where water

falls from the sky

and blows away

the ink of dusky clouds.

The sands tug

at my feet

and quarrel like ghosts

dervishing

blindly in the whirlwinds….

There is a hole

in the world

where you stood

brazenly stealing

the burnishing silver

of two Moons.

Yet you continue

to hurtle constellations at me.

You fumbled for Orion

and you stumbled

as I inhabit

my spell-forged star

to enhance

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The grass

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I have been to the battlefield

And I am forever altered

I’ve witnessed boys trying desperately 

To prove themselves as men

The war-cries of youth long died out

In the early morning stillness 

I’ve stepped among the bodies

Lying in twisted heaps

The landscape a horrific tableau 

The marginalized finally finding comfort

Here, this band of misfits, this motley crew

They knew without doubt

They had each other’s backs

Where life had taught them 

They couldn’t count on anyone 

That they’d never get a fair shake 

That they’d always be sized up

Lumped in with the stereotypes

A two dimensional symbol

Less than human

I was four, going on forty

And even then I sensed the sadness

That seeped from their pores

Along with last night’s alcohol

These purebred warriors

With perpetually tanned skin

And arrow straight, jet black hair

And me, a halfbreed

Fair skin and curly, brown hair

I wanted to be them

But I only inherited their sense of sadness 

And of not truly belonging anywhere

An outlier amongst the marginalized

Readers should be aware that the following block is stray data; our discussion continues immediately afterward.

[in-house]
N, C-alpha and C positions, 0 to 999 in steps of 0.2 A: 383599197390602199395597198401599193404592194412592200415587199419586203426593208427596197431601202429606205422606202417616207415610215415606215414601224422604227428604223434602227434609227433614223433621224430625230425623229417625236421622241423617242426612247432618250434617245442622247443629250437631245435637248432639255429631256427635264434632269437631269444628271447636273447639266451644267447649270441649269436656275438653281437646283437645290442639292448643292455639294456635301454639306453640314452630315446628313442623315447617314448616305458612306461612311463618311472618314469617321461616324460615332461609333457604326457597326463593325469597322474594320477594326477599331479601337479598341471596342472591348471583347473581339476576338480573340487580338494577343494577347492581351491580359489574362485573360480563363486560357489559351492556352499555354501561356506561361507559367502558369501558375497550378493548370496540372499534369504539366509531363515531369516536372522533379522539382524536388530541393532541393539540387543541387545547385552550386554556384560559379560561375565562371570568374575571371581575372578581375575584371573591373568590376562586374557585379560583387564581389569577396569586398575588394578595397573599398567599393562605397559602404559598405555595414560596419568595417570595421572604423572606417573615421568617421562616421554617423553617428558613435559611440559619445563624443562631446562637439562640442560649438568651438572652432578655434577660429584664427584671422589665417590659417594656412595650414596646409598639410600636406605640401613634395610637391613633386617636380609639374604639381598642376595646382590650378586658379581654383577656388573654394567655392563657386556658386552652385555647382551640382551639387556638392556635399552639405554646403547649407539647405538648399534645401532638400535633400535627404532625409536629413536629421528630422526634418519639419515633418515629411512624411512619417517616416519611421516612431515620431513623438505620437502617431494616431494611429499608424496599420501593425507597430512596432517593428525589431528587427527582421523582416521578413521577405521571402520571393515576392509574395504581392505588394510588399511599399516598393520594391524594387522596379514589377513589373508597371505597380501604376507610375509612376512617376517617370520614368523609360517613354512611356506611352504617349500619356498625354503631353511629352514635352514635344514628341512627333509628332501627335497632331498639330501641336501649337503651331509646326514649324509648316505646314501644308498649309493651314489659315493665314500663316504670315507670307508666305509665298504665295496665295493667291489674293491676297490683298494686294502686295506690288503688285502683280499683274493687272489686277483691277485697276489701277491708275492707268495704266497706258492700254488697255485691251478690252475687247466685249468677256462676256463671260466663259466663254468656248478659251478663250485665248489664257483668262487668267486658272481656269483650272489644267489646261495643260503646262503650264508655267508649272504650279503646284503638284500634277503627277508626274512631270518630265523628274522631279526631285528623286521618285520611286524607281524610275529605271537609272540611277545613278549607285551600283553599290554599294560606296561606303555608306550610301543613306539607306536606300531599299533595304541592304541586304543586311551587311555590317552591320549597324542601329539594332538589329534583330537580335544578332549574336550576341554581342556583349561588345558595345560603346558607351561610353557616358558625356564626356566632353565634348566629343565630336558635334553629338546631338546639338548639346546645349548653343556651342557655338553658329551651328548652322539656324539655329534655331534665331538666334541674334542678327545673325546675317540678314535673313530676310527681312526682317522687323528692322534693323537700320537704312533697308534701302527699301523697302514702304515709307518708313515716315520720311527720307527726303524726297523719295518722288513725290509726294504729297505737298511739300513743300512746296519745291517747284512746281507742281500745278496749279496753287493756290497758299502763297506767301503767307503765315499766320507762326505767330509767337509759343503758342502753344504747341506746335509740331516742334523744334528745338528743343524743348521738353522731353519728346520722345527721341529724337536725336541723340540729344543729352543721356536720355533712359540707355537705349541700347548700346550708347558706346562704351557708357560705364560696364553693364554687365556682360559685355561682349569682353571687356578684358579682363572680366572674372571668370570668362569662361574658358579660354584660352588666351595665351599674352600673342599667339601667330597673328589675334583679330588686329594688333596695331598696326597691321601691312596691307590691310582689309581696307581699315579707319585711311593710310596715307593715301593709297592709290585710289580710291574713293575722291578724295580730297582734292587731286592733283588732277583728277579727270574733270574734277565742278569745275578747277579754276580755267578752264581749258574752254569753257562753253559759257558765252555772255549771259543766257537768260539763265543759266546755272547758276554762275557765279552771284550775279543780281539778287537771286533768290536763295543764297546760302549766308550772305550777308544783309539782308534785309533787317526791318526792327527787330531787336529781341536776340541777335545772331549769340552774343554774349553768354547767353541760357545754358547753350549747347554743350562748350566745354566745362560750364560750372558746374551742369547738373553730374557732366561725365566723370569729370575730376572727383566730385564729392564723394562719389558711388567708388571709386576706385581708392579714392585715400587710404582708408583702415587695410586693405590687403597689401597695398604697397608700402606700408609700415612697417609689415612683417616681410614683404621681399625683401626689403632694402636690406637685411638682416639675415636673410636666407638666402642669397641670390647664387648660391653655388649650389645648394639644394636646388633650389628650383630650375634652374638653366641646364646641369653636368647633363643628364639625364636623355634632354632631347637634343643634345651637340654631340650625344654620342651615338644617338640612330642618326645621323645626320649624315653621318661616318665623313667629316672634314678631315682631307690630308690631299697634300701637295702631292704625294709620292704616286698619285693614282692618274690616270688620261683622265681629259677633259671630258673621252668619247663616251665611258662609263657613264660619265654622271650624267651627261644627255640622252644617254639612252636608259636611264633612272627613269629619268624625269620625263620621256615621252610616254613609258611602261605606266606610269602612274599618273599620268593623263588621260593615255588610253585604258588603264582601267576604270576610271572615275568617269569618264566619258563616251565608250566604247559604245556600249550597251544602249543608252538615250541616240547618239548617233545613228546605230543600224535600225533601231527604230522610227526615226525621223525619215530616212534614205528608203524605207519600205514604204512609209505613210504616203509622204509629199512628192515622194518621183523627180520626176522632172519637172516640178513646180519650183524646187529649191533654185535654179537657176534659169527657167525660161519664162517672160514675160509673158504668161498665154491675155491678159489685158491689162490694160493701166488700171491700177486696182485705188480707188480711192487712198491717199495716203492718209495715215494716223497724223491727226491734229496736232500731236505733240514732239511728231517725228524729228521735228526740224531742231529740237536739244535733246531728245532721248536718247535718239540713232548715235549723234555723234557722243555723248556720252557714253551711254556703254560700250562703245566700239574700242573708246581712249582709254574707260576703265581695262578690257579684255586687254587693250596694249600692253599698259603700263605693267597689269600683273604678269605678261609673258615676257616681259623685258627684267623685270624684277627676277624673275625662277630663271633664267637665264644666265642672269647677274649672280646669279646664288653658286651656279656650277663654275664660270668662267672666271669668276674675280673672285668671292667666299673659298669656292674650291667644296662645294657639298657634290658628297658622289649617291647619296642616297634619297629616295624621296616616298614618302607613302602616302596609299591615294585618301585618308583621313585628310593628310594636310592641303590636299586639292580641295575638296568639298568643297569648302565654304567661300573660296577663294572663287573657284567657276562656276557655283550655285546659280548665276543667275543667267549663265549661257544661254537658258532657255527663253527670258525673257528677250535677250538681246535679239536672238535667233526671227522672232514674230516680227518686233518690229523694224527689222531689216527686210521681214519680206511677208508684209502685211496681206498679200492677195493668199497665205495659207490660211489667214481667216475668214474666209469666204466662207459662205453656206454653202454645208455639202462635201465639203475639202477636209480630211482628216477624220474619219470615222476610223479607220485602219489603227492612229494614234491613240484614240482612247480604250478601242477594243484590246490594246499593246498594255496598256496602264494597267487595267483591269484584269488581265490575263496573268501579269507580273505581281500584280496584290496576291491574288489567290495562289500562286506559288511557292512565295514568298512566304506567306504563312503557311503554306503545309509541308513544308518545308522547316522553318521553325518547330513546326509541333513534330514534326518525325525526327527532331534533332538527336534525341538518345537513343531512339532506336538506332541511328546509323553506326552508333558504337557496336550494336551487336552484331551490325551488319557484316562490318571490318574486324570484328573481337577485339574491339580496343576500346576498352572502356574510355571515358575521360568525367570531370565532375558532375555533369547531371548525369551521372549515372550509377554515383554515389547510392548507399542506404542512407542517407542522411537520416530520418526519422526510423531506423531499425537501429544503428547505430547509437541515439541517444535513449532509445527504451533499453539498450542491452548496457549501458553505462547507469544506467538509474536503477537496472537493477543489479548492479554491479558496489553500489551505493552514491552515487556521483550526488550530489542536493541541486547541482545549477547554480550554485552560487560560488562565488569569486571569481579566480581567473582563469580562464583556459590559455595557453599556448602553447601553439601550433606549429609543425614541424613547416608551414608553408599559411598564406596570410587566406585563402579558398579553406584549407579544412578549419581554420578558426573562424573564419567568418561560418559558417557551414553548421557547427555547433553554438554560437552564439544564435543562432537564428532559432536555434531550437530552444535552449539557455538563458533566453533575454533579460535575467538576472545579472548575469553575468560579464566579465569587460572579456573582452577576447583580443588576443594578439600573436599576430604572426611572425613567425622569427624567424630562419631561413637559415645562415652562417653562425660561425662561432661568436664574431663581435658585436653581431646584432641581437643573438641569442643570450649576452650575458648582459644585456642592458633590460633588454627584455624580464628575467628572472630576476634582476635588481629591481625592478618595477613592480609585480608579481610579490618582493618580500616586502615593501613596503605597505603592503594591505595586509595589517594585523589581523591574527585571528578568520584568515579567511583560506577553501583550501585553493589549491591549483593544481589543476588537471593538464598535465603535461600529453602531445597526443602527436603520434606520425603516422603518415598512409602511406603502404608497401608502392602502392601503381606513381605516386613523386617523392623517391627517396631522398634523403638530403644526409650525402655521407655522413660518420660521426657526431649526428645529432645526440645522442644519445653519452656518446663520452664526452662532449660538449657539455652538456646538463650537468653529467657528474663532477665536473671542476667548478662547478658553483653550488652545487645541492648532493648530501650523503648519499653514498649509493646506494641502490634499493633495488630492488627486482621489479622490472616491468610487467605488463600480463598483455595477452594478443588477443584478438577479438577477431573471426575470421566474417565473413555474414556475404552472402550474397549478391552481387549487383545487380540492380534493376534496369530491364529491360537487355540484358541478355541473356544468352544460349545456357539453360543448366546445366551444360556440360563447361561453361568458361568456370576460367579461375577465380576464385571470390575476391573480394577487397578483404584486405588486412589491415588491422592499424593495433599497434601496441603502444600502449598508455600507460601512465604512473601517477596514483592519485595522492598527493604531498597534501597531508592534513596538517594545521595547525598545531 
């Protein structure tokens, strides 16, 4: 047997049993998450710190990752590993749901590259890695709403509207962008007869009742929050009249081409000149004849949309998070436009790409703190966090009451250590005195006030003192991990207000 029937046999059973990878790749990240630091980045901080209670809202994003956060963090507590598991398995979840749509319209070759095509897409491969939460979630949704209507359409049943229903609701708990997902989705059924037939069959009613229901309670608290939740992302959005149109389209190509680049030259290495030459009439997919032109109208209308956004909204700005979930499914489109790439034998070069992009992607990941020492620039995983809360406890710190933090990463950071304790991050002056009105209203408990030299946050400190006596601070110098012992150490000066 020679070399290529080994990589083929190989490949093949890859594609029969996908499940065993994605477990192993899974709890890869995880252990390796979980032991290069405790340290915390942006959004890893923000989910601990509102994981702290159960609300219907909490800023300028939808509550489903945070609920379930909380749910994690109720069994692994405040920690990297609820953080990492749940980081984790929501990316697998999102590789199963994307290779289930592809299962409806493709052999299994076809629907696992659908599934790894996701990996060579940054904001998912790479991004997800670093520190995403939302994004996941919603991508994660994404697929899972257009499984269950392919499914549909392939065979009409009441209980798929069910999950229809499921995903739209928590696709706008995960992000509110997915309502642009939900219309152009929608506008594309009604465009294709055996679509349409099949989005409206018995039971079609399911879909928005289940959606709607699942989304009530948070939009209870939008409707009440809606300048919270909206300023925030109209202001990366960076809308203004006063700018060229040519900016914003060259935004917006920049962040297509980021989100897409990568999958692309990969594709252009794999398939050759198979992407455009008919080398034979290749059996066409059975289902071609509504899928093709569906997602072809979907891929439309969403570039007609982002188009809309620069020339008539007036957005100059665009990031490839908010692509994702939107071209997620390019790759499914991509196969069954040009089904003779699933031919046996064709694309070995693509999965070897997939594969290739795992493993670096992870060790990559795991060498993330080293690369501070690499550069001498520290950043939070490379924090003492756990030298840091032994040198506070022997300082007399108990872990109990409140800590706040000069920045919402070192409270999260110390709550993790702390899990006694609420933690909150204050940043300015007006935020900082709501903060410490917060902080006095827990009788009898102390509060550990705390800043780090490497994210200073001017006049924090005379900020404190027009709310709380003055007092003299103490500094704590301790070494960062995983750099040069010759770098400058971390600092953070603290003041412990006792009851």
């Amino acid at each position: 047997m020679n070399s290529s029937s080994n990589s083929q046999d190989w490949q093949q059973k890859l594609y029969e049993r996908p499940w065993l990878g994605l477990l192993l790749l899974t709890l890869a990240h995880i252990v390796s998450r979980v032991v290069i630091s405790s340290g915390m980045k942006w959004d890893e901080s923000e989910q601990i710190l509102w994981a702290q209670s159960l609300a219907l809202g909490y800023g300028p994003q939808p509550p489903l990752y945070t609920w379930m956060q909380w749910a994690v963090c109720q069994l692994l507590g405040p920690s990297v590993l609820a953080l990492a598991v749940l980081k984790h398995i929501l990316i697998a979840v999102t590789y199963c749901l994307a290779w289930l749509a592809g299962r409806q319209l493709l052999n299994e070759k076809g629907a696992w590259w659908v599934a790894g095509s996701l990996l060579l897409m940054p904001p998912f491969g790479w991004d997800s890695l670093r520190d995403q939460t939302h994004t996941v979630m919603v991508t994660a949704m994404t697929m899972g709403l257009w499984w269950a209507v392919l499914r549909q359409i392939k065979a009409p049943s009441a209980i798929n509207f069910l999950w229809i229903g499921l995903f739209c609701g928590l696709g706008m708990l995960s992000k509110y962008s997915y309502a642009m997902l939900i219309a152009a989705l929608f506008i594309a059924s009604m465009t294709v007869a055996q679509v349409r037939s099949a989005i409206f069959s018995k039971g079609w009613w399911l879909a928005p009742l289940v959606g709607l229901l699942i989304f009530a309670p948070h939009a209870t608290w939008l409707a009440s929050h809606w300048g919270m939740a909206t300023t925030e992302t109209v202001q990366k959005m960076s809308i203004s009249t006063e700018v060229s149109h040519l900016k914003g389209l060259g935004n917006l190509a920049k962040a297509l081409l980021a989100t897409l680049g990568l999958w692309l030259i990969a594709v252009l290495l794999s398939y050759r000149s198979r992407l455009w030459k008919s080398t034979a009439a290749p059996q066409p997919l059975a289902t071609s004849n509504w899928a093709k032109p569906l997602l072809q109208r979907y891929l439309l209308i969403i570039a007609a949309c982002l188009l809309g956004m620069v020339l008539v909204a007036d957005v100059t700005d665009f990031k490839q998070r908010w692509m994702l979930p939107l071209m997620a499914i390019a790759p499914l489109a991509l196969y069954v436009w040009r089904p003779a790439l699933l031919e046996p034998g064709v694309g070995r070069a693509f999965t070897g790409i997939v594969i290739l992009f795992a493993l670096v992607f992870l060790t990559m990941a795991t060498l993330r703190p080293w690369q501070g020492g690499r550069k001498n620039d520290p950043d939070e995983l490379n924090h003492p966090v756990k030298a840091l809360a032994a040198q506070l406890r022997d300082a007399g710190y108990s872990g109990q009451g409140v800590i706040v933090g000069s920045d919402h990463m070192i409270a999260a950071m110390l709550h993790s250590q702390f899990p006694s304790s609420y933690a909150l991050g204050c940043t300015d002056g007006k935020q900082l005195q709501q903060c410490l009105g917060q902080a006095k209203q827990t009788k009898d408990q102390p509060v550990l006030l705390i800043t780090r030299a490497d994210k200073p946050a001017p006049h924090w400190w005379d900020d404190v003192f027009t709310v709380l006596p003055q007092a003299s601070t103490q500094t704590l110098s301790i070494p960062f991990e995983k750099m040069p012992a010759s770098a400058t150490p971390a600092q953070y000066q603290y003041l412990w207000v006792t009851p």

If I wasn’t stuck up on this fence 

I’d show you the grass is the same 

On both sides…

Bloodstained

The Bellowing Arbour – Jonathan O’Farrell

The Bellowing Arbour by Jonathan O’Farrell at Sudden Denouement. I feel the coolness of the earthen floor beneath my feet, as I rotate my mind. Great writing!

A Global Divergent Literary Collective

How much power do you need,
to take from us?
Have we not heard already years,
half asleep, just awake, degraded humanity,
to hear?
Enough perhaps,
to hear the obvious,
our arms swirling.
Perhaps a groaning,
in another over-energetic cyclone.
Be neither comforted
nor distracted,
by thoughts of summer,
just elapsed.
For purring black felines
on your lap,
nor even the singing,
of domestic draughts,
through your cat flap
speak the language you need,
to hear.
Your arbour brothers
and their brides have,
in these shortening days,
hastening wet footings.
And as yet their arms be semi-clothed.
As such and sucking they stand vulnerable,
to that one time,
in how so many years,
storm.
Their time early,
too early?
Smote storm stricken betwixt,
the north and east seas.
Cat curled there around my bedding
and my lax hand around a cooling tea.
Dance,
partners of thundering timbre,
into more of…

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Return- Introducing Anthony “Grumpy” Gorman

Welcome the latest member of Sudden Denouement, the phenomenal Grumpy Gorman! Check. Him. Out!

A Global Divergent Literary Collective

willed, sordid
relics of infant’s
torments

to ink-toothed
creep, buds sealed
with cement-

thrusting gilded
spade into fermented
consents,

grace trickles
out blue blooms of
warm wounds.

© Anthony Gorman 2018


Grumpy Gorman is a writer and visual artist with extensive lived trauma.  He’s worked in the field of Mental Health and addictions in crisis management for over 15 years.  Much of his writing helps with processing the absorbed horrors and sorrows experienced vicariously through the recounts of resilient and amazing clients. Additionally, he lives with the daily splendors and burdens of his own bipolar disorder.  With a fervor for micropoetry, poetry his writing strives to back big emotions into small clusters of words. Grumpy is privileged to share with you. You can read more of his writing at Hands in the Garden